BMW R100 by K-Speed Garage Bangkok-based K-Speed Garage isn’t going about business in a typical Thai fashion. We’re used to seeing rolling art from SE Asia—but usually based on domestic market bikes, for obvious reasons. K-Speed does cater to the locals, but obviously has a thing for working with rare German boxers too.
This latest build is a cafe racer take on a 1981 BMW R100 and it ticks a lot of boxes. The subframe has been chopped in favor of the requisite racer’s tail, hoop, and humped leather seat. Suspension upgrades at the rear and a revised front geometry deliver stance, and the front cowl and matte black finish portray a sinister intent. While I’d rather see some more reliable rubber, K-Speed’s predilection for Firestones certainly complements the classic cafe racer aesthetic.
Honda Ascot by MotoRelic There’s an undeniable appeal to the red, white and blue of Honda’s iconic race livery. It’s eye-catching and clean, and makes everything (shy of a Rune) appear to be in fighting shape. This is especially true when it finds itself on something as lithe and lively as this custom 1982 Honda Ascot.
Hailing from MotoRelic in Hamilton, Virginia, this featherweight street tracker has been through a major reconditioning stint. Sean Skinner, the man behind MotoRelic, has stripped the original FT500 bare—removing the rear frame rails and deburring before constructing a racer’s hoop. A tank from a Suzuki TS250 was then modded to perch atop the Honda’s spine. While much of the metalwork on the tank goes unnoticed, the hand formed aluminum tail, side plates and front number plate clearly show a master’s touch. [More]
BMW R80/7 by Meister Engineering With over thirty custom builds already under his belt, Antoine Meister has developed an extensive client base and impressive resumé of builds, primarily BMWs. The achievement becomes even more astonishing when you learn that Antoine cranked out a couple of these stunners while pursuing a law degree. Your jaw hits the floor when you find out he’s only twenty-five and has no mechanical training to speak of.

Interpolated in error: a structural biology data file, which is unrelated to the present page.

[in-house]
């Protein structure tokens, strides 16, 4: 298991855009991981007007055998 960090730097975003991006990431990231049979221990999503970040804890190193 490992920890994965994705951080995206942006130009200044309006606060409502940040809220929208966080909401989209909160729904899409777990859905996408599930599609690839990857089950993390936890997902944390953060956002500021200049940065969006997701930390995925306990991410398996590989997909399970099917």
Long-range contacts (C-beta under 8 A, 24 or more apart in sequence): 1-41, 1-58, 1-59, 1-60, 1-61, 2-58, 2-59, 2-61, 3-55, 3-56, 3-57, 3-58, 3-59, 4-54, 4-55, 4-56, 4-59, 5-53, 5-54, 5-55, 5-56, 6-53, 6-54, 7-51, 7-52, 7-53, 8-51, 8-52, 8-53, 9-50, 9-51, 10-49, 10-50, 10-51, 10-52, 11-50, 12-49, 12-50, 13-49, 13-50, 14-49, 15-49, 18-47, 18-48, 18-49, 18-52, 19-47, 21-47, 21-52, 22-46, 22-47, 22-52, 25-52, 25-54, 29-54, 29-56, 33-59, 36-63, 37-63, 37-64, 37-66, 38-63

Based Geneva, Switzerland, Meister Engineering’s latest creation is a BMW R80/7 scrambler called ‘Geneva-Dakar,’ built in collaboration with Mathieu Dimier. Long travel suspension, Heidenau K60 Scouts and that elevated beak give this airhead a take-no-prisoners stance the original Dakar probably wished it had.
The slender tank, humped and hooped rear and naked cockpit create a lean and aggressive presence. Check out the Domino throttle and Accossato risers and levers, and the minimalist switchgear and color matched plug wires and plumbing. Antoine’s attention to detail borders on perfection. [More]
Triumph Bonneville by Tamarit Given the skyrocketing popularity of the scrambler style, the most surprising thing to come of Triumph’s reborn Bonneville lineup was its complete lack of a scrambler. Ducati is adding inhabitants to its land of joy by the hundreds, and BMW’s scrambled R nineT is hot off the press—but Hinckley is currently absent in the category it once owned.
No matter I suppose, as there’s no shortage of scrambled trumpets in the custom world. The latest to hit our radar is ‘Ronin,’ from Tamarit of Alicante in Spain. Typified by their function forward designs, Tamarit’s newest scrambler was actually built as a daily rider for team member Enrique Berna. Working with a 2004 Bonneville—preferring the 360-degree crank over the Scrambler’s 270-degree unit—the build took roughly forty-five days to complete.
It features a bevy of Tamarit’s in-house developed parts, including their Scrambler Seat and Great Bastard front fender. What that means for you is, aside from Ronin’s gorgeous in-house paintwork, Tamarit can sort out your own scrambler in a similar fashion. [More]
Yamaha XV950 by Moto di Ferro Yamaha’s Yard Built program may prove to be the tuning fork brand’s most successful marketing venture in its 129-year history. More than that, it’s directed a spotlight onto some seriously talented fabricators and motorcycle visionaries from all over the world.
The latest Yard Built project is setting our spidey-senses tingling. It’s called Speed Iron and it’s a XV950 Tracker from Moto di Ferro of Venice, Italy. Builder Marco Lugato and his team have roots in off-road riding, track racing, blacksmithing and industrial design, and describe their goal in a very Italian way: “Making motorcycles designed to do what they want them to do, and say what they feel like saying.” One look at this XV and we’re pretty sure it shouts “Uscire dalla mia strada!” (Get out of my way!)
Transforming Yamaha’s factory bobber into a street tracker style is no easy feat, and the Moto di Ferro team has done an absolute bang up job. We’d love to share more with you at this point, but consider this an appetizer—the main course will follow in a couple of weeks.